What went wrong? My guitar track sounded nothing like it did in the studio iso-booth.
First, I did not look or listen for the sweet spot (see tip 1). Second, the proximity effect (which is most present in bidirectional mics) exaggerated the low end in the mic signal.
Without finding the sweet spot (I wish I knew that exercise at the time), I moved the Royer R-121 back several feet. The result? A cleaner, more natural-sounding guitar tone!
All this is to say that when using directional mics, be aware of how close you’re placing them to the intended sound source.
4. Understand Vocal Plosives
The majority of the time, microphones will be used to capture the sound of someone’s voice. The human voice creates vocal plosives, which are critical to understand when positioning mics for recording voice.
What are vocal plosives, and how do they affect microphones? Plosives are strong blasts of wind energy that come from the mouth of a speaker. Plosives happen on certain consonant sounds when a part of the mouth gets closed and opened (lips, tongue and teeth, or the back of the mouth) and will overload a mic, causing “pops.”
Mic position is one of the main strategies for reducing and eliminating vocal plosives. Let’s discuss some mic positioning tips:
- Distance: moving the mic further from the speaker allows plosive energy to dissolve in the medium (air) before striking the microphone diaphragm.
- Off-axis: tilting the mic slightly off-axis (tip 13) will cause plosive energy to hit the diaphragm at an angle and soften the blow of the plosive in comparison to having the blast his perpendicularly.
Additionally, omnidirectional microphones are practically immune to plosive overloading. So if you’re using an omnidirectional mic on vocals, the mic can be positioned much closer to the speaker/vocalist. On top of that, there will be no worry about the proximity effect either!
Again, try listening/positioning the microphone until you find the sweet spot. Ideally, this will be at a location where the mic will also be safe from vocal plosives.
For more information on vocal plosives and how to eliminate them, check out my article Top 10 Tips For Eliminating Microphone Pops And Plosives.
5. Understand Phase And Phase Flip
Phase is a critical component of the complicated field of acoustics. Sound waves in an acoustic environment interact with each other in a complex, frequency-dependent manner.
What is phase, and why is it important to microphones? Phase refers to the amount that a wave has passed through its cycle. Because sound and mic signals are waves, phase is important. Two identical waves/signals in-phase sum together while two identical waves/signals out-of-phase cancel each other out. Mic positioning is crucial for phase coherence.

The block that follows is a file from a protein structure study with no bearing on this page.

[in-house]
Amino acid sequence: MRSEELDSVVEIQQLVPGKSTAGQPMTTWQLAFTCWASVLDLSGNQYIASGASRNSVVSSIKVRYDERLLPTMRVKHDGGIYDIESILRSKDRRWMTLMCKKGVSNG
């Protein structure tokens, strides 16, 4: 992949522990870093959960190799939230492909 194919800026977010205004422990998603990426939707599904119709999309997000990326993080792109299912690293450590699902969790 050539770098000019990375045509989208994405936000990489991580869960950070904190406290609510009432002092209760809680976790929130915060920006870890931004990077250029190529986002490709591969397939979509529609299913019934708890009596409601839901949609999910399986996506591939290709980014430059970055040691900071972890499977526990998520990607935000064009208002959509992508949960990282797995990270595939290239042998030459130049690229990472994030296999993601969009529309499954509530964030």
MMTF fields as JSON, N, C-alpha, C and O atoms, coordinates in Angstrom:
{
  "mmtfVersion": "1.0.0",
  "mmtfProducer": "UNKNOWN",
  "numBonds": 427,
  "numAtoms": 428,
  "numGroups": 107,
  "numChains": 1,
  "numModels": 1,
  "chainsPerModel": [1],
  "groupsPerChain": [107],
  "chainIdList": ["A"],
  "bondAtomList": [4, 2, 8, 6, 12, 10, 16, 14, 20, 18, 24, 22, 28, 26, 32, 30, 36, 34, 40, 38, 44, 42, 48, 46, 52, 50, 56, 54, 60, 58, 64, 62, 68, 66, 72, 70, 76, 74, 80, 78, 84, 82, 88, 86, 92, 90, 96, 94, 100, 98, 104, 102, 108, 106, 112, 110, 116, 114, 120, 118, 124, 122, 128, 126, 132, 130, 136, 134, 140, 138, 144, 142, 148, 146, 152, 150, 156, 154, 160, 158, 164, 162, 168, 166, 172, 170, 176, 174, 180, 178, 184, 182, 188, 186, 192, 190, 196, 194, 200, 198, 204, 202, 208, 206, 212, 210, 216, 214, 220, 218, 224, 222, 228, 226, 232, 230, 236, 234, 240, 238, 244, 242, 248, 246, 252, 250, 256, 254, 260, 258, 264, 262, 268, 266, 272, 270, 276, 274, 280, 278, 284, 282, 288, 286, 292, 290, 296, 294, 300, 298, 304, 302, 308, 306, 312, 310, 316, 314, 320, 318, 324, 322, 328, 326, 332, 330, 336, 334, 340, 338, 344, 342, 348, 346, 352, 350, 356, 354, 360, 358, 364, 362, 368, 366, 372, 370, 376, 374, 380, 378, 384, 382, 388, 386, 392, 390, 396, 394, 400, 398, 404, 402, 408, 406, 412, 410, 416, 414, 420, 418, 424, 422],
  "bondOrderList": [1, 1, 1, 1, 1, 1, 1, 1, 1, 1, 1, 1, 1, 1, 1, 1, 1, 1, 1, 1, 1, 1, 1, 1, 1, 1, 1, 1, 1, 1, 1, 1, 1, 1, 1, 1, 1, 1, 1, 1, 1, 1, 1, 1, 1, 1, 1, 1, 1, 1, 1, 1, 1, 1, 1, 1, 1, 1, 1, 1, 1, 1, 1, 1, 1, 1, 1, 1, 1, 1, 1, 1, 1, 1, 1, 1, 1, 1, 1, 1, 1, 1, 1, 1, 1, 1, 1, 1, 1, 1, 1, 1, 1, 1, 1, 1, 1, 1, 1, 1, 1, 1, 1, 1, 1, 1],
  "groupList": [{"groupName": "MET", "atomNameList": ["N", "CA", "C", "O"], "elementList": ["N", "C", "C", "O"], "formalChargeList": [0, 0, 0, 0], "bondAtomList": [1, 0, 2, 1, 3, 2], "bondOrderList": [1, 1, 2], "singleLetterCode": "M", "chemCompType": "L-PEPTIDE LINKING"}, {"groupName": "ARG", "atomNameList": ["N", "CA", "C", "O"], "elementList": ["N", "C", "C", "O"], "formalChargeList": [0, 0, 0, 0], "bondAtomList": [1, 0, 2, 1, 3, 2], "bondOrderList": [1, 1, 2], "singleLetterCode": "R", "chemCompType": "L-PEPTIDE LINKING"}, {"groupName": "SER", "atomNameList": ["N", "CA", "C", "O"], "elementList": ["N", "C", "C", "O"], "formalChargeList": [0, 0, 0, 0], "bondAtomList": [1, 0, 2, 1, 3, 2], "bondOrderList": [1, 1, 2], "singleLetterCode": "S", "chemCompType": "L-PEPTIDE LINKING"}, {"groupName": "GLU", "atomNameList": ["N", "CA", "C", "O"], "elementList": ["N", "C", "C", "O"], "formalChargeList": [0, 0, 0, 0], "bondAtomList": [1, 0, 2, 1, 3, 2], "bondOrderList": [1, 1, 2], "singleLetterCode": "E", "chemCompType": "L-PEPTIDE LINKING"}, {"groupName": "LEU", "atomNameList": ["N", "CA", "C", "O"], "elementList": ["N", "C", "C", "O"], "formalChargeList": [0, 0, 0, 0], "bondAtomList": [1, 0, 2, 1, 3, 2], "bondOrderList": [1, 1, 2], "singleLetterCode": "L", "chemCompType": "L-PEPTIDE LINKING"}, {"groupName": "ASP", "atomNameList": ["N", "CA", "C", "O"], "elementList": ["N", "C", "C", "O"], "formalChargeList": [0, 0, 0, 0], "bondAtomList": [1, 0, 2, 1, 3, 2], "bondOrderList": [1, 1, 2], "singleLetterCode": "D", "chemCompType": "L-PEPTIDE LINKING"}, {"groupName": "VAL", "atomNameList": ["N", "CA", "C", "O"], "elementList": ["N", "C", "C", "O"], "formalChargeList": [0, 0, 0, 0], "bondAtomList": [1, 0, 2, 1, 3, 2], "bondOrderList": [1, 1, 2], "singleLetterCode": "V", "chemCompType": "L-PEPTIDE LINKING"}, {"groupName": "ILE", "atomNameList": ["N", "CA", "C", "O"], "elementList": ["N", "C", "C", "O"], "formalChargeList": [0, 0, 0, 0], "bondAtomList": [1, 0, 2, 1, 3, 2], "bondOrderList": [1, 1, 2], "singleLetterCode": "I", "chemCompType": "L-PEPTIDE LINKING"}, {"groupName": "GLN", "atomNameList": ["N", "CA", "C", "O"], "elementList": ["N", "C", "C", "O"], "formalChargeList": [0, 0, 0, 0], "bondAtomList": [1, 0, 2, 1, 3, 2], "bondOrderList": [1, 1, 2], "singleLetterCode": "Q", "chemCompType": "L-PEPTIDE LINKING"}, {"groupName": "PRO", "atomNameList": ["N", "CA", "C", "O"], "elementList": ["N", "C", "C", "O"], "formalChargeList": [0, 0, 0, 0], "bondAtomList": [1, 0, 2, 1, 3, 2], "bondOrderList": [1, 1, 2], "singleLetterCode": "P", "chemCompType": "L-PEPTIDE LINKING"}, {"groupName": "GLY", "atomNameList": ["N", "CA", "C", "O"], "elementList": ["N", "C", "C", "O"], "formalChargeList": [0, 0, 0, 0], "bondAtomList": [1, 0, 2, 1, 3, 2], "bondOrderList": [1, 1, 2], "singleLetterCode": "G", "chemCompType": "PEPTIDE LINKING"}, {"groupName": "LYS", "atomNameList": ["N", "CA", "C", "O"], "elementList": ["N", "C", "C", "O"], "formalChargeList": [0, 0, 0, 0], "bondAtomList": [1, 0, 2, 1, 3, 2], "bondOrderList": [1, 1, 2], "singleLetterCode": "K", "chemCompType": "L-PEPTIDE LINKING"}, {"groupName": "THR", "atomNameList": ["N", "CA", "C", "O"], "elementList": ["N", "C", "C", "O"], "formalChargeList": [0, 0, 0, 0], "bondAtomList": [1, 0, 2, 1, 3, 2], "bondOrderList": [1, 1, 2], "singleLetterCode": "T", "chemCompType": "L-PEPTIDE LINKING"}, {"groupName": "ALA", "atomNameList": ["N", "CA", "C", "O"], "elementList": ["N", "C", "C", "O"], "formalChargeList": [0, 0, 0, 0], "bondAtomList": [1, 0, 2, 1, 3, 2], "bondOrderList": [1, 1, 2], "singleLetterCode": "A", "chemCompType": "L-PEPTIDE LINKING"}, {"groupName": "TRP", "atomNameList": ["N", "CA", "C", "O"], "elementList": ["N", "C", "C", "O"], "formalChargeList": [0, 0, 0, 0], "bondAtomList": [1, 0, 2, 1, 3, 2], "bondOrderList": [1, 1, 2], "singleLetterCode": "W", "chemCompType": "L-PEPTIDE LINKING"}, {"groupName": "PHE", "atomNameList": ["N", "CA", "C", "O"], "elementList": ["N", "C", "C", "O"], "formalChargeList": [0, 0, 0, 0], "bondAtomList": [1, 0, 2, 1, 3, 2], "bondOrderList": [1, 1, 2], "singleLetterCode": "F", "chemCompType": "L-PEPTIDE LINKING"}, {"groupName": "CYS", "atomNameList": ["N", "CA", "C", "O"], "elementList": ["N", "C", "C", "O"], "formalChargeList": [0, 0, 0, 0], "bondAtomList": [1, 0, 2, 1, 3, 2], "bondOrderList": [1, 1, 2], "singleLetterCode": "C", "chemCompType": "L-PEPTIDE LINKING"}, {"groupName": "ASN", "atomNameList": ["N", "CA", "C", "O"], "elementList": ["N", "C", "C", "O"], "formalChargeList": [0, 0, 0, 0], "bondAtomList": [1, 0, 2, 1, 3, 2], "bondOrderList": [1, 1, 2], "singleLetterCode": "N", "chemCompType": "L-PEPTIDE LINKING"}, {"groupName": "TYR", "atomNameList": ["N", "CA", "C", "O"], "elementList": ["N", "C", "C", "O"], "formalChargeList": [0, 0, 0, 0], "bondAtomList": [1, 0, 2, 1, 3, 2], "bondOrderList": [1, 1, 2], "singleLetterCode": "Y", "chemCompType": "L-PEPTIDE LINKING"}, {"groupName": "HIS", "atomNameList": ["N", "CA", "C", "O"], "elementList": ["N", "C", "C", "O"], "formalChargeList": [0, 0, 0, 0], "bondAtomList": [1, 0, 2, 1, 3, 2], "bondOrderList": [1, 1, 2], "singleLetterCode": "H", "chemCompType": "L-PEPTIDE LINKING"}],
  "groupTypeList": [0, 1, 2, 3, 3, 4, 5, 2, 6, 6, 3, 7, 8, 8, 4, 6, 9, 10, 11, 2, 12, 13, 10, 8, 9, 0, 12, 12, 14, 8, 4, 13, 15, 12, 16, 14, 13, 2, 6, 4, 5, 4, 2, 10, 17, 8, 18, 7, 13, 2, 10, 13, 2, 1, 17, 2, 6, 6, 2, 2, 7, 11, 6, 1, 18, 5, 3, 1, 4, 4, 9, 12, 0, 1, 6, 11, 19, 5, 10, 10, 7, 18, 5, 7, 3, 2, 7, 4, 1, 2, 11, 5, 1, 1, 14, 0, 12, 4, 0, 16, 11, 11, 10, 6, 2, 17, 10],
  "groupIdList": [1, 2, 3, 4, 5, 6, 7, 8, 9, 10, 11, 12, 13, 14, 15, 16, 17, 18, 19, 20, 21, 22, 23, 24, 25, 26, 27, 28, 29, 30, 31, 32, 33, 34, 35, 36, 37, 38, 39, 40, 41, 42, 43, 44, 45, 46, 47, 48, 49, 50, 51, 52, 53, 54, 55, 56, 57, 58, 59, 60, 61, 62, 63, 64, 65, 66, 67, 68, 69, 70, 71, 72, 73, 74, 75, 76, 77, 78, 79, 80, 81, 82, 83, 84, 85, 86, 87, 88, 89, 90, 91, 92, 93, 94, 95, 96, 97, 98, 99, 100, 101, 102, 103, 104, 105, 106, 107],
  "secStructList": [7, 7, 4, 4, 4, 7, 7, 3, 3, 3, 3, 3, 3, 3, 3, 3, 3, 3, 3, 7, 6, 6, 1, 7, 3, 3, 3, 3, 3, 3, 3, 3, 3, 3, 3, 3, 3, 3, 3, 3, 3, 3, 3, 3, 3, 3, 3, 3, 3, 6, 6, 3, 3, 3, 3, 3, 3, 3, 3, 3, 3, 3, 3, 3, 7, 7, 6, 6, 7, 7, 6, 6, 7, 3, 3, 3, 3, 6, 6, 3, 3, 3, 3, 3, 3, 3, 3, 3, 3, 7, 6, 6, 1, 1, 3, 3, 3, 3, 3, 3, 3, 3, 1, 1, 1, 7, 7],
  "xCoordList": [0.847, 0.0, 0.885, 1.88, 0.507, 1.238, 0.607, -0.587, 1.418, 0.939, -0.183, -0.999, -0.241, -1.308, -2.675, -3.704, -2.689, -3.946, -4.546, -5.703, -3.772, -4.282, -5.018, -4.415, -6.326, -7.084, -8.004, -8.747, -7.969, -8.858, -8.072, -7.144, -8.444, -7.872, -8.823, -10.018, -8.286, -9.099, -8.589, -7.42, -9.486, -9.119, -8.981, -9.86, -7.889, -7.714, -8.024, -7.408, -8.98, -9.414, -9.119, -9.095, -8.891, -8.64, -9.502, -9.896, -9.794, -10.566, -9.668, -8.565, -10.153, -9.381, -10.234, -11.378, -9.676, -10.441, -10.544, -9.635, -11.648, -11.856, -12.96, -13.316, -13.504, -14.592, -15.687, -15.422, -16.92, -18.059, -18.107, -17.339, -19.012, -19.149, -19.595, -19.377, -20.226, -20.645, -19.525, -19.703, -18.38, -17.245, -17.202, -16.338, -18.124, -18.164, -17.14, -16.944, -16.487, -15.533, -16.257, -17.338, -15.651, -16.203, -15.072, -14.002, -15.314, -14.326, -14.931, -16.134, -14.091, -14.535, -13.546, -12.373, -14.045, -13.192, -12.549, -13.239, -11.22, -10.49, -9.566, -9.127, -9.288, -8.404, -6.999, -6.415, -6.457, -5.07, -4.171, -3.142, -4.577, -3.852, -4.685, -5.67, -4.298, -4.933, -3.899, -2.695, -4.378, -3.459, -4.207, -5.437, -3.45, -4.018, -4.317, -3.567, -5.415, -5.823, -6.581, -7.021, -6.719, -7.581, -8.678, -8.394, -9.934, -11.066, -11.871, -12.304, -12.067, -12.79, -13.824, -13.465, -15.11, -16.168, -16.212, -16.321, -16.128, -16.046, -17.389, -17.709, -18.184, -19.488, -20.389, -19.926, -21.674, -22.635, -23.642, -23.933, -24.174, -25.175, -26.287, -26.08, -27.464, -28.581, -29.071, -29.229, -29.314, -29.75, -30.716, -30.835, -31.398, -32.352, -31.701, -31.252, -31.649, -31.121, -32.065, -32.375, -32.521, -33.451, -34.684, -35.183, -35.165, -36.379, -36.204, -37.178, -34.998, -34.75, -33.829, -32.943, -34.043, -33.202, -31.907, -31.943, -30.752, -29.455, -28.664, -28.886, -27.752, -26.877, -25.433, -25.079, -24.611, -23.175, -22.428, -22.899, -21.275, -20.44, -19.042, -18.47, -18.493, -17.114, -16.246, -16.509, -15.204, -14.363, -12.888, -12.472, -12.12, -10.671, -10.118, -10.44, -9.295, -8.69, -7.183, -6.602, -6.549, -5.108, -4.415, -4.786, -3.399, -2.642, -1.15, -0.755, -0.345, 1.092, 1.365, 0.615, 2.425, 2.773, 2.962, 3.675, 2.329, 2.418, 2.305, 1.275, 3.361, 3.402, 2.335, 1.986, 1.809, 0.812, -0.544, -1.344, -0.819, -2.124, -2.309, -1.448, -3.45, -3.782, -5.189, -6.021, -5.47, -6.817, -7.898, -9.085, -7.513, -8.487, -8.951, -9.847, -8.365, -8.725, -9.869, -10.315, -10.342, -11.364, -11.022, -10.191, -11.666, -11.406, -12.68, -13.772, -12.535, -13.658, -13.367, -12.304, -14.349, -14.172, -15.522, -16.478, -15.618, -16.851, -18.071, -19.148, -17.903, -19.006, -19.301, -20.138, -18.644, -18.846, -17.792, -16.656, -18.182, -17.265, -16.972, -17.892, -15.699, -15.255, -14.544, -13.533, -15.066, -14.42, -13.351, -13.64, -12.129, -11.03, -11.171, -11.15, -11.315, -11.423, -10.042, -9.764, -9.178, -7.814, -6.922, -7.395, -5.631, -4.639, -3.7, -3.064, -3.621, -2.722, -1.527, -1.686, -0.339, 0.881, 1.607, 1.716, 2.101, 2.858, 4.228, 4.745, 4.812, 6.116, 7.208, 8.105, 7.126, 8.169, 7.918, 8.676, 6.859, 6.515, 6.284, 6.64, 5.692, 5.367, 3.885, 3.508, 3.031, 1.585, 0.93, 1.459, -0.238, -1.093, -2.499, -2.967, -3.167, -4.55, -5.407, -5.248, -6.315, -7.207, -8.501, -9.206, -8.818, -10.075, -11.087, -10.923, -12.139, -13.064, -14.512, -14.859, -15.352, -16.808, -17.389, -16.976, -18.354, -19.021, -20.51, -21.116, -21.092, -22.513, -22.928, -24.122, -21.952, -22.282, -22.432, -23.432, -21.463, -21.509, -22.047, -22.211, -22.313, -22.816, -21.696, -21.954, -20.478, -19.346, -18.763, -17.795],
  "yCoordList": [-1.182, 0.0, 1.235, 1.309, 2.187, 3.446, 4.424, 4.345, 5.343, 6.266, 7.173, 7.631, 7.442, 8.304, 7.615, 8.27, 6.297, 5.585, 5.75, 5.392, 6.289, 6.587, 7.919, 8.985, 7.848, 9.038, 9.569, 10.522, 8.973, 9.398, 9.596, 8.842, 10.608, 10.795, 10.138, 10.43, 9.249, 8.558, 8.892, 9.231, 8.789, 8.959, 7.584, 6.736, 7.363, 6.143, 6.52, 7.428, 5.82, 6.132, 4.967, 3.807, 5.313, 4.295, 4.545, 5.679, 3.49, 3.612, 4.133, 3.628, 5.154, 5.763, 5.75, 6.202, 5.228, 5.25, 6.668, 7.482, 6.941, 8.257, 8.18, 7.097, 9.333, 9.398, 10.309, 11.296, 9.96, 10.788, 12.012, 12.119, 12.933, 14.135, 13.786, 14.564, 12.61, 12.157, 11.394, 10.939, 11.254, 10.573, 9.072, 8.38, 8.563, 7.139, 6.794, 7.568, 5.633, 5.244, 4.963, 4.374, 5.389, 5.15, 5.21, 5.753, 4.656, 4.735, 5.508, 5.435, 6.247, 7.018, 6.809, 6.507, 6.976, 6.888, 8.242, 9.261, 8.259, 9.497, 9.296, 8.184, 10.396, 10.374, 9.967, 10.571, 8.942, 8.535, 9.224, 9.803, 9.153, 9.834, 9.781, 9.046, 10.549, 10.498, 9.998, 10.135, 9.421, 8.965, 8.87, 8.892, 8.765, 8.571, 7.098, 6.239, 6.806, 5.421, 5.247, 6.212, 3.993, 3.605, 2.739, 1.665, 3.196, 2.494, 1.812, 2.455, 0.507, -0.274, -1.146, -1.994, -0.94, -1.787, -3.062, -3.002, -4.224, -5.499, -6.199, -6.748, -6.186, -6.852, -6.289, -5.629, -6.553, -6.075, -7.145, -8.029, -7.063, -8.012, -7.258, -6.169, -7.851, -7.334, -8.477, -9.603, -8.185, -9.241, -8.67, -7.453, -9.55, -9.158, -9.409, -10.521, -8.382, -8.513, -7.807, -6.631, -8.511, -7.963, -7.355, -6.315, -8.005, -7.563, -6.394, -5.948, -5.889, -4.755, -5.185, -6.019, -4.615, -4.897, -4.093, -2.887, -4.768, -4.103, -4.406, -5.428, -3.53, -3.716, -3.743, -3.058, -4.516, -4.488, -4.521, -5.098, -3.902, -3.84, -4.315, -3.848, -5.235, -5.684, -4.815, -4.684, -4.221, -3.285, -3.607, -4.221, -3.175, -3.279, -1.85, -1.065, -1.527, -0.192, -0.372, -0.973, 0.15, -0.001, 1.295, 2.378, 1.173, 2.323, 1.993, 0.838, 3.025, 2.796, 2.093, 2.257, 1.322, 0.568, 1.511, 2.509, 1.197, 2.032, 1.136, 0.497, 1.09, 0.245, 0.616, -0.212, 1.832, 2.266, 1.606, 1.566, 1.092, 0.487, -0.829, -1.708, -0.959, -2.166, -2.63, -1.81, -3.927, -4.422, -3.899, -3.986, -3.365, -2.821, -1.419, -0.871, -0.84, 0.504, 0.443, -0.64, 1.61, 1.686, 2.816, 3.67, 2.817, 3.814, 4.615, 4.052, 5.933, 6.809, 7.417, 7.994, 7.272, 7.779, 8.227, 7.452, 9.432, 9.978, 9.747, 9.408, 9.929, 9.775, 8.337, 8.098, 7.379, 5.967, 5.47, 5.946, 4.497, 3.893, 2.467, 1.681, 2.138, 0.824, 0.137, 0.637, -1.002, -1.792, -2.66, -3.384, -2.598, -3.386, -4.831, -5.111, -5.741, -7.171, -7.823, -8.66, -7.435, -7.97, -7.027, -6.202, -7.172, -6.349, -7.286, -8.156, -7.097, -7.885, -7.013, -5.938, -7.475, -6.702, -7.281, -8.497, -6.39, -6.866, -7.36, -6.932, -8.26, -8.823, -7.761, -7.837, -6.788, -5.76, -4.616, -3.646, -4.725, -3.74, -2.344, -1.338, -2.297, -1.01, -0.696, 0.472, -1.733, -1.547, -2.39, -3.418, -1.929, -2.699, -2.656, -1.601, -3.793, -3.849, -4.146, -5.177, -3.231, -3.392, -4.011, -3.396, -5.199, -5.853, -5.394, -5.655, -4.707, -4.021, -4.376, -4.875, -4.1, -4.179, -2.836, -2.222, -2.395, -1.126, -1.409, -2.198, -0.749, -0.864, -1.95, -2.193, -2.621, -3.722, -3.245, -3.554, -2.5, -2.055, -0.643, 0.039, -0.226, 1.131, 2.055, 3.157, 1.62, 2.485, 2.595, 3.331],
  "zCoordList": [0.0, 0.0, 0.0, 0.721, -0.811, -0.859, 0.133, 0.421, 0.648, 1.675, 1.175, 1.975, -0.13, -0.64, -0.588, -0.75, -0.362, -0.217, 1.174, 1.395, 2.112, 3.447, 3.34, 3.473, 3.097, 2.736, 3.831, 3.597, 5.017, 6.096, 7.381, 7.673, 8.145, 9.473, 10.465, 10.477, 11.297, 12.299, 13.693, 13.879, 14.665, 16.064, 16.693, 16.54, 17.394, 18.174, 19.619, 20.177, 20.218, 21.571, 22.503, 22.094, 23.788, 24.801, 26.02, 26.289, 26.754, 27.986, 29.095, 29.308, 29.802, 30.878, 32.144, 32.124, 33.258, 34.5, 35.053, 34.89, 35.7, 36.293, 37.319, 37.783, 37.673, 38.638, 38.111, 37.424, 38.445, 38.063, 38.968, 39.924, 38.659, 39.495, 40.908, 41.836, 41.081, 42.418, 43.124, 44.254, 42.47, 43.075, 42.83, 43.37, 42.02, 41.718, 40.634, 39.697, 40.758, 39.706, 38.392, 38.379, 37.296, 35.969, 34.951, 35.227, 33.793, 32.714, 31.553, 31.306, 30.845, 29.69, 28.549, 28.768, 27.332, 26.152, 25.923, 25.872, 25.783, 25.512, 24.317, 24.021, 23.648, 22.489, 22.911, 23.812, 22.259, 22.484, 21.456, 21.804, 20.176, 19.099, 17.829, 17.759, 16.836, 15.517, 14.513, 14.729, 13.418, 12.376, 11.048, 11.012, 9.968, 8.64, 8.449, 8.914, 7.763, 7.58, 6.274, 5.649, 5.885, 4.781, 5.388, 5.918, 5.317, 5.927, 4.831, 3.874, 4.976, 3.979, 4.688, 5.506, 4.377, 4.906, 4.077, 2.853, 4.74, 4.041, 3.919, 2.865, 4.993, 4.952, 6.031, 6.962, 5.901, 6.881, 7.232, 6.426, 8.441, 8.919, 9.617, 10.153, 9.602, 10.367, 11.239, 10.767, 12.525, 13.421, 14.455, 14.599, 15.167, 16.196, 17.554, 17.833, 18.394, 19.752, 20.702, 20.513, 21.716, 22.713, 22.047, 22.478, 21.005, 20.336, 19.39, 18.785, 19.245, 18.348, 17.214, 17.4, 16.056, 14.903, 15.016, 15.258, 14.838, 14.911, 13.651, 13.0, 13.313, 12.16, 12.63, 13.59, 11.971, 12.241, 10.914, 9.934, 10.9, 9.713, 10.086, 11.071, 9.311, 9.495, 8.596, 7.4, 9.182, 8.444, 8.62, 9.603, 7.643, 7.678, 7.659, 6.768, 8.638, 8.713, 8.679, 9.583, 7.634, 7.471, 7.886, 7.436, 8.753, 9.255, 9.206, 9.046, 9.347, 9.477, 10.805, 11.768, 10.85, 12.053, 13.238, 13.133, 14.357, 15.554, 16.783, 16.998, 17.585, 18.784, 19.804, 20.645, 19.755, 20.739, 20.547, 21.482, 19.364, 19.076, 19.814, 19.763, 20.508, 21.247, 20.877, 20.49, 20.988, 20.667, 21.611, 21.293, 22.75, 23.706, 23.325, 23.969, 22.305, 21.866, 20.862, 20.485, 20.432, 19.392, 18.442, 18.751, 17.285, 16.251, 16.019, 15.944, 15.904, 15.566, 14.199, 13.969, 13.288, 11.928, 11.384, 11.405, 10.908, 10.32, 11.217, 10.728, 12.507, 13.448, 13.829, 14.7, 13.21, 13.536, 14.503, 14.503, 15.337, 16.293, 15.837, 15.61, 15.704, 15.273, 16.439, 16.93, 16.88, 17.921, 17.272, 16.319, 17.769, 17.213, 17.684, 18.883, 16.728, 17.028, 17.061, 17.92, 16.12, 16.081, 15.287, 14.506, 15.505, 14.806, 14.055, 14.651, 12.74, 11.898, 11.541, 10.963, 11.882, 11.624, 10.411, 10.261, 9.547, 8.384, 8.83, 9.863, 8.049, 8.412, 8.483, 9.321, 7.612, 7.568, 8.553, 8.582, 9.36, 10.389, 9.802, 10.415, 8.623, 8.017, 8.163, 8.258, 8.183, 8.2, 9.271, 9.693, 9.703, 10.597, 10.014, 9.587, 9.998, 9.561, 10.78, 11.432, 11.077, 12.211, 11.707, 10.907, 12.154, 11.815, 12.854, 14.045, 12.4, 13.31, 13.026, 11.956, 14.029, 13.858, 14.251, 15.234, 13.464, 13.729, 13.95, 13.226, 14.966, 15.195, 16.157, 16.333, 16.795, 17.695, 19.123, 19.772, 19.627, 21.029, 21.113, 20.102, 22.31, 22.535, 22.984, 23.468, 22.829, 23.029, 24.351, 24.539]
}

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When two waves line up perfectly in phase, their positive and negative amplitudes match up and are summed together. When two waves line up perfectly out-of-phase, one wave’s negative values match up with the other’s positive values, and the waves are cancelled out.
Phase helps to explain part of the microphone “sweet spot” and is also important to know for a microphone’s placement among other microphones.
When two or more microphones are set up in an acoustic environment, the phase of sound waves in those microphones becomes very important. This is especially true if the mics are mixed in mono or are positioned to capture the same sound source.
In-phase mics signals combine to produce a full representation of the source. Out-of-phase mic signals, conversely, will yield a thin and weak representation of the source.
Because of the complex nature of sound waves, no two microphones will ever be completely in or out-of-phase, but with proper positioning, they can be pretty close.
To improve the phase coherence between two mics, consider the following:
- Distance: having two mics positioned at equal distances from a sound source will cause the waves from the source to reach both mics at the same time. When recording a source with both close and distant-miking, see the 3:1 rule to help minimize phase problems.
- Direction: having two mics pointed in the same or similar direction will help with phase coherence. Conversely, having two mics positioned at the same distance to either side of a source will yield a near perfectly out-of-phase signal (this can work with phase flip).
- Sound source: If a sound source has a lot of lower frequencies, phase becomes more important due to the longer wavelength of lower frequencies. Having a bass instrument recorded out-of-phase will make it sound thin and lifeless. This is not as big an issue with higher frequency instruments (though phase should still be considered).